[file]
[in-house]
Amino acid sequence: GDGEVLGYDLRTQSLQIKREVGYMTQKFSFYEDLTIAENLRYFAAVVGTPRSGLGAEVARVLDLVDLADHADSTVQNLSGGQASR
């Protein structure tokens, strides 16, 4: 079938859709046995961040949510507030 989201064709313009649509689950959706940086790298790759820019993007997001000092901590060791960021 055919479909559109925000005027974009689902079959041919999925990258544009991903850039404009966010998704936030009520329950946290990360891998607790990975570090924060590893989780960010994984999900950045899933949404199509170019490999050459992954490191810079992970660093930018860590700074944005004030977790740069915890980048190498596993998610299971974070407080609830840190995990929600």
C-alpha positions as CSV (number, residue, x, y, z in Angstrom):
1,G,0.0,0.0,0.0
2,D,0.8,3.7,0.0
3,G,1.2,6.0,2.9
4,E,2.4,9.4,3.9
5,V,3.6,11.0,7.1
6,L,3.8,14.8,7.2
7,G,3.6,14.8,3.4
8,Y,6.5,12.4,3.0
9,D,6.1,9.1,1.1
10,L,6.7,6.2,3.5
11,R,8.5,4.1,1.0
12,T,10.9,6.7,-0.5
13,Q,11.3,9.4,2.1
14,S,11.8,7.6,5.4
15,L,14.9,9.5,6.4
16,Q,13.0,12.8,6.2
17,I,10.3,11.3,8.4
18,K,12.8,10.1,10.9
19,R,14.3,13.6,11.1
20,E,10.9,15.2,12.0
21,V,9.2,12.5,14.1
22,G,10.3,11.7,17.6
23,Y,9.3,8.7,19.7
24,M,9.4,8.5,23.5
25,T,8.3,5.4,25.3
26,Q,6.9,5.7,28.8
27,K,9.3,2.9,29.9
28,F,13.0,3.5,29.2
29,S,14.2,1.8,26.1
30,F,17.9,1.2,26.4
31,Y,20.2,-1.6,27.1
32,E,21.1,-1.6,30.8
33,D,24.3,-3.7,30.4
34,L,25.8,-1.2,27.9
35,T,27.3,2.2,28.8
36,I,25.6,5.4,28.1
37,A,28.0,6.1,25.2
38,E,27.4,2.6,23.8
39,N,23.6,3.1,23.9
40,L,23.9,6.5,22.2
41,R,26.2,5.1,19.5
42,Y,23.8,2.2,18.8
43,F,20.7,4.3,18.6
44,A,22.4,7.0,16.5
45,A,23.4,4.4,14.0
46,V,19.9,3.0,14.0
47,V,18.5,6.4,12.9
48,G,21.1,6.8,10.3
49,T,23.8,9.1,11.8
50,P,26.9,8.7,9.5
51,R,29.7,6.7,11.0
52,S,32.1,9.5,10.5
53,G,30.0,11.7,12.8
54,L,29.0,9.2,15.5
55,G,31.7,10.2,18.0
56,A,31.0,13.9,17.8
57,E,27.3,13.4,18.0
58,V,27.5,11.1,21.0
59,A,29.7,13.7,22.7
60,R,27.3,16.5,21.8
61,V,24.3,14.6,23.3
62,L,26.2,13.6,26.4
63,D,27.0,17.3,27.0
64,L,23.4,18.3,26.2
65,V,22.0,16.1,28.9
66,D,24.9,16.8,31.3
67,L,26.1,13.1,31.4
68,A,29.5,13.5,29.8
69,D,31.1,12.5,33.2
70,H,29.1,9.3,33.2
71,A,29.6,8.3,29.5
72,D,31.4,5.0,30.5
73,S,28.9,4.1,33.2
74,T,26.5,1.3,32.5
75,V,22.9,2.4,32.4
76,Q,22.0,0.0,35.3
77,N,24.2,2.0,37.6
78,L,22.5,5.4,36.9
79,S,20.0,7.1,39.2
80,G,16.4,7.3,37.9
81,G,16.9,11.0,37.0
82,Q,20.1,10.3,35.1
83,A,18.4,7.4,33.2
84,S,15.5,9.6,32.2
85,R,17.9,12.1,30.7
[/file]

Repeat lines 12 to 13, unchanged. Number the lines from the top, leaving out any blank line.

8,Y,6.5,12.4,3.0
9,D,6.1,9.1,1.1